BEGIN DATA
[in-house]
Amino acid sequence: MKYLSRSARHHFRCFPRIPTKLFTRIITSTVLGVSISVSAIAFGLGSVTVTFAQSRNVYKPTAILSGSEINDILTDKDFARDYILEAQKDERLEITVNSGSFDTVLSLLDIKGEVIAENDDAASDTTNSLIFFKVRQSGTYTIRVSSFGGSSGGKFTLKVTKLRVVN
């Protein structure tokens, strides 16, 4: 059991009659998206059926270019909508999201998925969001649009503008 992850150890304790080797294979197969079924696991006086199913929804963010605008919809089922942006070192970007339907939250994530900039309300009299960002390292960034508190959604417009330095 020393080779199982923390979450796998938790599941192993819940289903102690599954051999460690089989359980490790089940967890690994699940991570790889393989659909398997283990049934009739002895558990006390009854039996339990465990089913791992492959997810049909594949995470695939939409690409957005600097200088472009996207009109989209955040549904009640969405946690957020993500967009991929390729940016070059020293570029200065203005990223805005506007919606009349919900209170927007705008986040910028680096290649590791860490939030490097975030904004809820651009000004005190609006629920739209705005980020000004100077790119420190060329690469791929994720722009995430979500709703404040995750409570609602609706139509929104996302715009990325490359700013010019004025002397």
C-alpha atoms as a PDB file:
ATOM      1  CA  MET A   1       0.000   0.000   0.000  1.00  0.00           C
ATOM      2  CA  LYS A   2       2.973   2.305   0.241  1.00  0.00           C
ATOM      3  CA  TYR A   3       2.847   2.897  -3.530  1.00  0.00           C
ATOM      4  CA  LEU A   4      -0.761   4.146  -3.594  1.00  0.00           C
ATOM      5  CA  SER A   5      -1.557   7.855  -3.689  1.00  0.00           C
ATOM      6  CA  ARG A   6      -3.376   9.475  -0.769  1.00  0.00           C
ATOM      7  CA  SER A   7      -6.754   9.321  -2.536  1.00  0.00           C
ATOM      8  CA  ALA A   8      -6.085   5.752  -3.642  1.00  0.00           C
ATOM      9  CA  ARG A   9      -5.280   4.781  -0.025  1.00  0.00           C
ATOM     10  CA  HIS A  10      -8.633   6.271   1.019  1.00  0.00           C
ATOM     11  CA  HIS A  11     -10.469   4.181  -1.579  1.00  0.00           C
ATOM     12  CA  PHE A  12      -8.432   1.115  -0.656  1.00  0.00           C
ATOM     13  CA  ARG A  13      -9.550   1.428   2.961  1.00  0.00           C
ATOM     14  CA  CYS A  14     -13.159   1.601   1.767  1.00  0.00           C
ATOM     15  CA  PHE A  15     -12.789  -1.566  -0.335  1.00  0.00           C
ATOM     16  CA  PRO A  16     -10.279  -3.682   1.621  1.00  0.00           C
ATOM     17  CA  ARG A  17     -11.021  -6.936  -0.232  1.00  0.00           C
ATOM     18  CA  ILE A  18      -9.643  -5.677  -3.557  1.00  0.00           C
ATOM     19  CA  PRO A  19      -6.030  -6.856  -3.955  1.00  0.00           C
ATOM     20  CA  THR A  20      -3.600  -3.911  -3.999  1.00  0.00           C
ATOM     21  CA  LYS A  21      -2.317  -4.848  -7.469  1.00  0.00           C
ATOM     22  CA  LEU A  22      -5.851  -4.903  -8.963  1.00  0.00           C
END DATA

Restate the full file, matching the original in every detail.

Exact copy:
[in-house]
Amino acid sequence: MKYLSRSARHHFRCFPRIPTKLFTRIITSTVLGVSISVSAIAFGLGSVTVTFAQSRNVYKPTAILSGSEINDILTDKDFARDYILEAQKDERLEITVNSGSFDTVLSLLDIKGEVIAENDDAASDTTNSLIFFKVRQSGTYTIRVSSFGGSSGGKFTLKVTKLRVVN
């Protein structure tokens, strides 16, 4: 059991009659998206059926270019909508999201998925969001649009503008 992850150890304790080797294979197969079924696991006086199913929804963010605008919809089922942006070192970007339907939250994530900039309300009299960002390292960034508190959604417009330095 020393080779199982923390979450796998938790599941192993819940289903102690599954051999460690089989359980490790089940967890690994699940991570790889393989659909398997283990049934009739002895558990006390009854039996339990465990089913791992492959997810049909594949995470695939939409690409957005600097200088472009996207009109989209955040549904009640969405946690957020993500967009991929390729940016070059020293570029200065203005990223805005506007919606009349919900209170927007705008986040910028680096290649590791860490939030490097975030904004809820651009000004005190609006629920739209705005980020000004100077790119420190060329690469791929994720722009995430979500709703404040995750409570609602609706139509929104996302715009990325490359700013010019004025002397």
C-alpha atoms as a PDB file:
ATOM      1  CA  MET A   1       0.000   0.000   0.000  1.00  0.00           C
ATOM      2  CA  LYS A   2       2.973   2.305   0.241  1.00  0.00           C
ATOM      3  CA  TYR A   3       2.847   2.897  -3.530  1.00  0.00           C
ATOM      4  CA  LEU A   4      -0.761   4.146  -3.594  1.00  0.00           C
ATOM      5  CA  SER A   5      -1.557   7.855  -3.689  1.00  0.00           C
ATOM      6  CA  ARG A   6      -3.376   9.475  -0.769  1.00  0.00           C
ATOM      7  CA  SER A   7      -6.754   9.321  -2.536  1.00  0.00           C
ATOM      8  CA  ALA A   8      -6.085   5.752  -3.642  1.00  0.00           C
ATOM      9  CA  ARG A   9      -5.280   4.781  -0.025  1.00  0.00           C
ATOM     10  CA  HIS A  10      -8.633   6.271   1.019  1.00  0.00           C
ATOM     11  CA  HIS A  11     -10.469   4.181  -1.579  1.00  0.00           C
ATOM     12  CA  PHE A  12      -8.432   1.115  -0.656  1.00  0.00           C
ATOM     13  CA  ARG A  13      -9.550   1.428   2.961  1.00  0.00           C
ATOM     14  CA  CYS A  14     -13.159   1.601   1.767  1.00  0.00           C
ATOM     15  CA  PHE A  15     -12.789  -1.566  -0.335  1.00  0.00           C
ATOM     16  CA  PRO A  16     -10.279  -3.682   1.621  1.00  0.00           C
ATOM     17  CA  ARG A  17     -11.021  -6.936  -0.232  1.00  0.00           C
ATOM     18  CA  ILE A  18      -9.643  -5.677  -3.557  1.00  0.00           C
ATOM     19  CA  PRO A  19      -6.030  -6.856  -3.955  1.00  0.00           C
ATOM     20  CA  THR A  20      -3.600  -3.911  -3.999  1.00  0.00           C
ATOM     21  CA  LYS A  21      -2.317  -4.848  -7.469  1.00  0.00           C
ATOM     22  CA  LEU A  22      -5.851  -4.903  -8.963  1.00  0.00           C